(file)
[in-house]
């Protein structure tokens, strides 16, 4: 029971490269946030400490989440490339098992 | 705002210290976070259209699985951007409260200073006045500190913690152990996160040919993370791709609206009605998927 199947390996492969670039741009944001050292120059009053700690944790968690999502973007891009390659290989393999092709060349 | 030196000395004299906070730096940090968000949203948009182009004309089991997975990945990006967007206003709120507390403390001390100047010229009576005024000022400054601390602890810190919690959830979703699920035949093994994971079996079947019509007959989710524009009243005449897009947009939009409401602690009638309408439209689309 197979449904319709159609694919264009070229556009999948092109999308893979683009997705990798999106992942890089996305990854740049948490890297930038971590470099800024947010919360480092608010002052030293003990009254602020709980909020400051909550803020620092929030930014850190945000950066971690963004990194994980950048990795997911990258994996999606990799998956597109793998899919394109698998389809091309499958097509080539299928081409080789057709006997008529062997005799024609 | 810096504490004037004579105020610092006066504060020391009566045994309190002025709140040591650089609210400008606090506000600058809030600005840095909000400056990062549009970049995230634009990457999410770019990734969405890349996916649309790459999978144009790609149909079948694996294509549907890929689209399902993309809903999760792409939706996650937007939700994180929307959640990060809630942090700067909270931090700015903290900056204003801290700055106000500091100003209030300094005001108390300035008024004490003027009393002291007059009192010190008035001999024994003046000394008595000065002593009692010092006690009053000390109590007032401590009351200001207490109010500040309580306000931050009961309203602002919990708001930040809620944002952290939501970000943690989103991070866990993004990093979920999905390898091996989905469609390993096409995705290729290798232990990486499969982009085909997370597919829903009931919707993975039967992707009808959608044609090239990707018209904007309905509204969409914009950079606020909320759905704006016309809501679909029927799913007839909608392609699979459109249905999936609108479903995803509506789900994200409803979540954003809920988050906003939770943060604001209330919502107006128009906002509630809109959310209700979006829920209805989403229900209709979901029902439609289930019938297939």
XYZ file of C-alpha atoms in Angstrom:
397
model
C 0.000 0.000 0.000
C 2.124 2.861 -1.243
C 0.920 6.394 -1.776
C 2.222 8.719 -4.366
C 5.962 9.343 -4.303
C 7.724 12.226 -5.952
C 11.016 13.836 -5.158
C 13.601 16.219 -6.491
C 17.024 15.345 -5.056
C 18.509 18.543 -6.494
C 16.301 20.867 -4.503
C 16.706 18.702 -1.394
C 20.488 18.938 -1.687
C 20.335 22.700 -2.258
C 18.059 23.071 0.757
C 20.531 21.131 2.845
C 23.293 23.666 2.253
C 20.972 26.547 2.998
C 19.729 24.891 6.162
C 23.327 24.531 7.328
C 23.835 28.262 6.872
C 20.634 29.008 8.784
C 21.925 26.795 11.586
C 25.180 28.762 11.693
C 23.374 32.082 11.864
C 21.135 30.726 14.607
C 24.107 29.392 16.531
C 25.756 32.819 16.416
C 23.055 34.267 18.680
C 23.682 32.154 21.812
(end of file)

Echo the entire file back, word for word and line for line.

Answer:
[in-house]
């Protein structure tokens, strides 16, 4: 029971490269946030400490989440490339098992 | 705002210290976070259209699985951007409260200073006045500190913690152990996160040919993370791709609206009605998927 199947390996492969670039741009944001050292120059009053700690944790968690999502973007891009390659290989393999092709060349 | 030196000395004299906070730096940090968000949203948009182009004309089991997975990945990006967007206003709120507390403390001390100047010229009576005024000022400054601390602890810190919690959830979703699920035949093994994971079996079947019509007959989710524009009243005449897009947009939009409401602690009638309408439209689309 197979449904319709159609694919264009070229556009999948092109999308893979683009997705990798999106992942890089996305990854740049948490890297930038971590470099800024947010919360480092608010002052030293003990009254602020709980909020400051909550803020620092929030930014850190945000950066971690963004990194994980950048990795997911990258994996999606990799998956597109793998899919394109698998389809091309499958097509080539299928081409080789057709006997008529062997005799024609 | 810096504490004037004579105020610092006066504060020391009566045994309190002025709140040591650089609210400008606090506000600058809030600005840095909000400056990062549009970049995230634009990457999410770019990734969405890349996916649309790459999978144009790609149909079948694996294509549907890929689209399902993309809903999760792409939706996650937007939700994180929307959640990060809630942090700067909270931090700015903290900056204003801290700055106000500091100003209030300094005001108390300035008024004490003027009393002291007059009192010190008035001999024994003046000394008595000065002593009692010092006690009053000390109590007032401590009351200001207490109010500040309580306000931050009961309203602002919990708001930040809620944002952290939501970000943690989103991070866990993004990093979920999905390898091996989905469609390993096409995705290729290798232990990486499969982009085909997370597919829903009931919707993975039967992707009808959608044609090239990707018209904007309905509204969409914009950079606020909320759905704006016309809501679909029927799913007839909608392609699979459109249905999936609108479903995803509506789900994200409803979540954003809920988050906003939770943060604001209330919502107006128009906002509630809109959310209700979006829920209805989403229900209709979901029902439609289930019938297939």
XYZ file of C-alpha atoms in Angstrom:
397
model
C 0.000 0.000 0.000
C 2.124 2.861 -1.243
C 0.920 6.394 -1.776
C 2.222 8.719 -4.366
C 5.962 9.343 -4.303
C 7.724 12.226 -5.952
C 11.016 13.836 -5.158
C 13.601 16.219 -6.491
C 17.024 15.345 -5.056
C 18.509 18.543 -6.494
C 16.301 20.867 -4.503
C 16.706 18.702 -1.394
C 20.488 18.938 -1.687
C 20.335 22.700 -2.258
C 18.059 23.071 0.757
C 20.531 21.131 2.845
C 23.293 23.666 2.253
C 20.972 26.547 2.998
C 19.729 24.891 6.162
C 23.327 24.531 7.328
C 23.835 28.262 6.872
C 20.634 29.008 8.784
C 21.925 26.795 11.586
C 25.180 28.762 11.693
C 23.374 32.082 11.864
C 21.135 30.726 14.607
C 24.107 29.392 16.531
C 25.756 32.819 16.416
C 23.055 34.267 18.680
C 23.682 32.154 21.812